By John McFerrin

Even though it turned into a pro-coal rally, a chance to bully anybody who disagreed with the pro-coal forces, etc., (see accompanying story) there was actually some serious business to be conducted at the October 13, 2009, public hearing. Instead of what it was about (intimidation, railing against the Environmental Protection Agency, braying about environmentalists, etc.) it was supposed to be about a proposal by the United States Army Corps of Engineers to Suspend Nationwide Permit 21.

Nationwide Permit 21 is what is known as a “general permit.” General permits are designed for activities that produce minimal environmental impact. They allow such activities to go forward with less scrutiny than there would be for activities that produce a more substantial impact.

Nationwide Permit 21 was issued in 1982 to allow dredged or fill material to be discharged into the waters of the United States from all surface mines without the scrutiny that would come if projects were examined individually.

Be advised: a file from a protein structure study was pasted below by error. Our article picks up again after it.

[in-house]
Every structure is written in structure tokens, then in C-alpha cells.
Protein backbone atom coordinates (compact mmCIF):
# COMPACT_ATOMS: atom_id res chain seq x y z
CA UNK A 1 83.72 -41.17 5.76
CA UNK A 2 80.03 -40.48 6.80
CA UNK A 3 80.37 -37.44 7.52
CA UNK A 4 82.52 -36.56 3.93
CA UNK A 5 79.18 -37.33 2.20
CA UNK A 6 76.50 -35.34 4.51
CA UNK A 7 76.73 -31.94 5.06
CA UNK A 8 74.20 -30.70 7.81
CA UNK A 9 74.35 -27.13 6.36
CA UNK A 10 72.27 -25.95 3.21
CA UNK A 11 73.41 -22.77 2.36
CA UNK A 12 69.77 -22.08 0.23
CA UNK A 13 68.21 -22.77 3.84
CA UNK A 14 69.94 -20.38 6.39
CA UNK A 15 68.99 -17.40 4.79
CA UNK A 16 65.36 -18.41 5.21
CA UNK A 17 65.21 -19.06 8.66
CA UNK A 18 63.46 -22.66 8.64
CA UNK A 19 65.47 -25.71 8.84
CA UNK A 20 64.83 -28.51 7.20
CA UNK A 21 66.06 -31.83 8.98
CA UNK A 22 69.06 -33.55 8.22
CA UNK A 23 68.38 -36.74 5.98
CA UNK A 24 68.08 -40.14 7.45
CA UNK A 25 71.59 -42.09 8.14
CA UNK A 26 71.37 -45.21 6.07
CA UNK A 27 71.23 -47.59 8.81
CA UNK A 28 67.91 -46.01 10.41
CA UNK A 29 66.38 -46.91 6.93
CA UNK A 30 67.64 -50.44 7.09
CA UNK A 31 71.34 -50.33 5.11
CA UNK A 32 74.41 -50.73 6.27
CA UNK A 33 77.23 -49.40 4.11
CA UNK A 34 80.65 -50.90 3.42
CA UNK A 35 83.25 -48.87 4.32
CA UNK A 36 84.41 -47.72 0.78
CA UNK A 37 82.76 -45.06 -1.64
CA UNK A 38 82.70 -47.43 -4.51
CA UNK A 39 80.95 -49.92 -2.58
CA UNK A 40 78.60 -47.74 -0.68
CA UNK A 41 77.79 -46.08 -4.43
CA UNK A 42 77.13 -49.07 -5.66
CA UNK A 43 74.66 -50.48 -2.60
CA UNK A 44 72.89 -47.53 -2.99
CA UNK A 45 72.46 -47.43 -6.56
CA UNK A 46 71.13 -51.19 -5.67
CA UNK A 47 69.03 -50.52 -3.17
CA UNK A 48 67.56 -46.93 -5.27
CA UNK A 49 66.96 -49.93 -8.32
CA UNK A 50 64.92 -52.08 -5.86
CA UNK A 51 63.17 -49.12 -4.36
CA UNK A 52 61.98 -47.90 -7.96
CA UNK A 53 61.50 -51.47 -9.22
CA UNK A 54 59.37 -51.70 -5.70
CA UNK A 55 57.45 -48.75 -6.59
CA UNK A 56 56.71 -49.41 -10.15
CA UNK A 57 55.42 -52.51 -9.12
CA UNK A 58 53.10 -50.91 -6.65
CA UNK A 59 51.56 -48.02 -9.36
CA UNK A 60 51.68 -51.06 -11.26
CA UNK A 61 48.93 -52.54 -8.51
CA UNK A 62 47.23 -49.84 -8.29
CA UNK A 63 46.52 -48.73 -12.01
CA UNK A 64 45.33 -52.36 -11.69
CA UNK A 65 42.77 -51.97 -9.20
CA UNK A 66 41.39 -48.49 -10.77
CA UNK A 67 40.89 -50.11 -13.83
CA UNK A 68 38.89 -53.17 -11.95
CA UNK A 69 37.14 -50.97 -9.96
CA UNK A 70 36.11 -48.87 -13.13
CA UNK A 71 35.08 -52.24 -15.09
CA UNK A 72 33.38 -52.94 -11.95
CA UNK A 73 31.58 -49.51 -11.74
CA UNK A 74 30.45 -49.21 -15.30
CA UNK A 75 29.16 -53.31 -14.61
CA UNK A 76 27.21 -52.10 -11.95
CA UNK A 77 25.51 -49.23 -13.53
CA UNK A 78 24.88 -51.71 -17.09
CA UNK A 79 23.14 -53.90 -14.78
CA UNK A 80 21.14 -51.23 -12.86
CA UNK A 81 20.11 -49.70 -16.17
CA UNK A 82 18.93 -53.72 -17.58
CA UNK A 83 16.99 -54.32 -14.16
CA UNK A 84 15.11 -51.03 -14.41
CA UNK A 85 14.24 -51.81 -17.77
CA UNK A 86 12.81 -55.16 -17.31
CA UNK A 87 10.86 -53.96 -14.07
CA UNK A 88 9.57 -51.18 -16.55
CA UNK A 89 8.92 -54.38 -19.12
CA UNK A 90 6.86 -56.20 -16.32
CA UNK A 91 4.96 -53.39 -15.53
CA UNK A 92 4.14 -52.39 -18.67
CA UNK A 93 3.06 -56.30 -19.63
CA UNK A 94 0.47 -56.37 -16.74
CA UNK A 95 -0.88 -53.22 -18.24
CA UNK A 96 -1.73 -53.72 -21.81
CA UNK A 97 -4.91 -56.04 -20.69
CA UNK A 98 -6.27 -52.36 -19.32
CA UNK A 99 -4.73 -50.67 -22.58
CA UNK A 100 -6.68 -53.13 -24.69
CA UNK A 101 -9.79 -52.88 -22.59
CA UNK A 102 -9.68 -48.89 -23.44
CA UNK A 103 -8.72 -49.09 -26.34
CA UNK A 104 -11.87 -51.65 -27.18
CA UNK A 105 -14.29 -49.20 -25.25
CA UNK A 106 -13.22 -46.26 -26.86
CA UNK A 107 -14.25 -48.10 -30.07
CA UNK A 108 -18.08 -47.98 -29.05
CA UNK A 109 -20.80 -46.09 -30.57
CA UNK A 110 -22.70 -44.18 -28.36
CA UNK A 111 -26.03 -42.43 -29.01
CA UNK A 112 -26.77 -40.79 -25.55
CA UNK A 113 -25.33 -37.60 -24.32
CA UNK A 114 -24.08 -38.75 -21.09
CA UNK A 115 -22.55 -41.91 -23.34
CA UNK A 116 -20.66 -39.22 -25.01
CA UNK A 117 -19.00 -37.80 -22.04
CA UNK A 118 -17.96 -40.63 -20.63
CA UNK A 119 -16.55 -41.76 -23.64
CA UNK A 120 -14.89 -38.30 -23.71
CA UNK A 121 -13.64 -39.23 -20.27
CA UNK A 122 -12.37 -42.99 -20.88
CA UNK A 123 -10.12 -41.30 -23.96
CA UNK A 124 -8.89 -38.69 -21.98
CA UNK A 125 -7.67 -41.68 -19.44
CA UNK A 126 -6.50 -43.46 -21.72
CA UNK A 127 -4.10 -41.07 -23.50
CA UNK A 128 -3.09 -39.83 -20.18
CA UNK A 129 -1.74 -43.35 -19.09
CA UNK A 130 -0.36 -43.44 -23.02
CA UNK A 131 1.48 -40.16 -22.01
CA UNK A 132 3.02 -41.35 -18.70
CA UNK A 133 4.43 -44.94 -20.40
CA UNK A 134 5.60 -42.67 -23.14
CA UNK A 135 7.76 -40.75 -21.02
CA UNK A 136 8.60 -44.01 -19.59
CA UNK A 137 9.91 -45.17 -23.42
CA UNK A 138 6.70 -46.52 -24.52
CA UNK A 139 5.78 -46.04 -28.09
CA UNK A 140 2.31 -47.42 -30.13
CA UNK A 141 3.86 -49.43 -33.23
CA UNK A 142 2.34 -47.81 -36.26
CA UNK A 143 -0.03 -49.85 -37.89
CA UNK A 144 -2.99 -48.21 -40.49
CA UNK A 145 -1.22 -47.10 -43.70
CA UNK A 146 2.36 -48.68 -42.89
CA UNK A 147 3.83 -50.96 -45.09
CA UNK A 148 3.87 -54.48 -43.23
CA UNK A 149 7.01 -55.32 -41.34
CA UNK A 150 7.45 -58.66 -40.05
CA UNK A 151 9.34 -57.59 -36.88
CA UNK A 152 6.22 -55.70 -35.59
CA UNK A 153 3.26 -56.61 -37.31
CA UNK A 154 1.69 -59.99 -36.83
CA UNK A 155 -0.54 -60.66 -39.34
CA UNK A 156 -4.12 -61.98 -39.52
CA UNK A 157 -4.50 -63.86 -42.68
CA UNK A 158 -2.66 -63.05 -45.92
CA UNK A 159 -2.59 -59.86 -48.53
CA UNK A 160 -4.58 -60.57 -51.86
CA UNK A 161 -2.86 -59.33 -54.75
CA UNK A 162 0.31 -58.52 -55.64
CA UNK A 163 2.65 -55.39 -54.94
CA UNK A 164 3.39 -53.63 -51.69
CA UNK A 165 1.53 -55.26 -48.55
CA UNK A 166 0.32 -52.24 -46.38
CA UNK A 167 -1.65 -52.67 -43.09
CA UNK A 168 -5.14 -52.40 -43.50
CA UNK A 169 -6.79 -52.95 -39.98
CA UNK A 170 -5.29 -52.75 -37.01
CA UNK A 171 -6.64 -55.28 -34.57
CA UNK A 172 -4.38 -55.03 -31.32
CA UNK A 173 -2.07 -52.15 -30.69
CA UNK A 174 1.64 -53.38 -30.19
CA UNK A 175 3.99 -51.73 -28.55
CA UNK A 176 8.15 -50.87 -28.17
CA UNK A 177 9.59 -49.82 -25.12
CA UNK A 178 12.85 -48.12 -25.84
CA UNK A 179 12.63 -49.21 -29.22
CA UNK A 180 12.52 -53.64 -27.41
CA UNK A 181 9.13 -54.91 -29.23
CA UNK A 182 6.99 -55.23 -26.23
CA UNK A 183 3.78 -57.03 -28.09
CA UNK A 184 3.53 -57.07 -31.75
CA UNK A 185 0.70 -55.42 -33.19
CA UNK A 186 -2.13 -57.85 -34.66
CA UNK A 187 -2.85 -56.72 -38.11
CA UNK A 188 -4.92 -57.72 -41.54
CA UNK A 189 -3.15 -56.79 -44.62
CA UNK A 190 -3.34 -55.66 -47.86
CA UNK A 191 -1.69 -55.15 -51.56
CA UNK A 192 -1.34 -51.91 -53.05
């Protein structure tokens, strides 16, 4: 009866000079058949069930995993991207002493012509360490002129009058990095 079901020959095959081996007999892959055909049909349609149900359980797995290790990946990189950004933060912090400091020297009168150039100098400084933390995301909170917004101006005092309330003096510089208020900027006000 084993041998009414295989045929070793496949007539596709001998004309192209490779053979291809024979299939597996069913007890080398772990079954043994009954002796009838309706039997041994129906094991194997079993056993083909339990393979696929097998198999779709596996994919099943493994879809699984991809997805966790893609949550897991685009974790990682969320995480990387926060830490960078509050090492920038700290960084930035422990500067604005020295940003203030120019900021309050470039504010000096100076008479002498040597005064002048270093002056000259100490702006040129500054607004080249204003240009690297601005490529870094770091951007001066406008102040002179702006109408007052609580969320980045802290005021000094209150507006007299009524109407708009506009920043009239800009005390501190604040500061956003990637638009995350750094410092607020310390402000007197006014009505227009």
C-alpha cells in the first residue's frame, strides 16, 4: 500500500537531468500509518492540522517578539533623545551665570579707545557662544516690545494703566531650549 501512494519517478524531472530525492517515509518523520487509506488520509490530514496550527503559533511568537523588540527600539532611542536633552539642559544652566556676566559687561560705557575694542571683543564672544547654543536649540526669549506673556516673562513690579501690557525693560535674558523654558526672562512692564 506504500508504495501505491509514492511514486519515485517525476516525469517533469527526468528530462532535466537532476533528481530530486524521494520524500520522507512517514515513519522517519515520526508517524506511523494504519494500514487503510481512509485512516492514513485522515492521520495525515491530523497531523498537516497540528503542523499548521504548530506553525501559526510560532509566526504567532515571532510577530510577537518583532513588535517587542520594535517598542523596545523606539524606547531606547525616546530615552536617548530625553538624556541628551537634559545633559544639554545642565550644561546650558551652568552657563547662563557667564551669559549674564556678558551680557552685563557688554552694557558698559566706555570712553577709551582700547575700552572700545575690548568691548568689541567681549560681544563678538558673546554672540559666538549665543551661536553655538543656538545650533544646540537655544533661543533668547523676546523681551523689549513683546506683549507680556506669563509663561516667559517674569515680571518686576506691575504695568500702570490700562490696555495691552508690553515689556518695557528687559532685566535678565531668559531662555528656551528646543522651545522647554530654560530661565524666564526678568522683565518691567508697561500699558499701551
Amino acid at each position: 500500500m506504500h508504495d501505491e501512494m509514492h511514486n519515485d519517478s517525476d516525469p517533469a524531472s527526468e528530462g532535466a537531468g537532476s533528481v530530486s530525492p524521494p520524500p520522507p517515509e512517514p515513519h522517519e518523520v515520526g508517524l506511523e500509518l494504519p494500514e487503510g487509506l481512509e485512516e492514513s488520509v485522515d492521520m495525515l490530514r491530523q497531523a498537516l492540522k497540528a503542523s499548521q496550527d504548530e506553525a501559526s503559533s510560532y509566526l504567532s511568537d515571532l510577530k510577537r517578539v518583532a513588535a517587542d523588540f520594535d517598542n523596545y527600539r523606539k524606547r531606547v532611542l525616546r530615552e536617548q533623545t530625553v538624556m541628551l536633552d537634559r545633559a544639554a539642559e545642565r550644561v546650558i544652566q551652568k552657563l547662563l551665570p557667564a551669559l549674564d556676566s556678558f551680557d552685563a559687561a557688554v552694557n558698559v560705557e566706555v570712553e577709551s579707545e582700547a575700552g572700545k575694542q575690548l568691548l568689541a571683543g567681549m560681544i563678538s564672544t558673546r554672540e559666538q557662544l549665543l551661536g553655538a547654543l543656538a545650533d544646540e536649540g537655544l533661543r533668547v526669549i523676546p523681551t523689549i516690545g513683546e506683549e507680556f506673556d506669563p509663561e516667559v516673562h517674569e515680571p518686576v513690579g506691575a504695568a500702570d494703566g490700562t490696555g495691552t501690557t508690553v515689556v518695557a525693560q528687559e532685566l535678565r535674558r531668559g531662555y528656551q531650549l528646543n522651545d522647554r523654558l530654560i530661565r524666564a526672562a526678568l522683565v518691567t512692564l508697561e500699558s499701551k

The world has changed since 1982. Here is how the Corps of Engineers explains it:

Since NWP 21 was first issued in 1982, surface coal mining practices have changed, and surface coal mining activities in the Appalachian region of Kentucky, Ohio, Pennsylvania, Tennessee, Virginia, and West Virginia have become more prevalent and have resulted in greater environmental impacts. Mountaintop surface coal mining activities increased because many of the remaining coal seams in the Appalachian region were less accessible to non-surface coal mining techniques. Since the late 1990s, there have been increases in concerns regarding the individual and cumulative adverse effects of those activities on the human environment and the natural resources in this region, including streams and other aquatic resources.

In light of this new reality, the Corps of Engineers wants to suspend NPW 21. This would mean that mining projects which discharge dredged and fill material into the waters of the United States after more exacting scrutiny of review of individual projects.

It has, of course, been the position of the West Virginia Highlands Conservancy for many years that NWP 21 was bad policy and probably illegal as well. As United States Supreme Court Justice Felix Frankfurter said, “Wisdom so often never comes that we should not reject it simply because it comes late.” Even if the Corps of Engineers should have eliminated it decades ago, it is doing it now.

As it does with many new rules, the Corps of Engineers is holding a series of public hearings on the proposal to suspend or modify NWP21. These included the one in Charleston on October 13.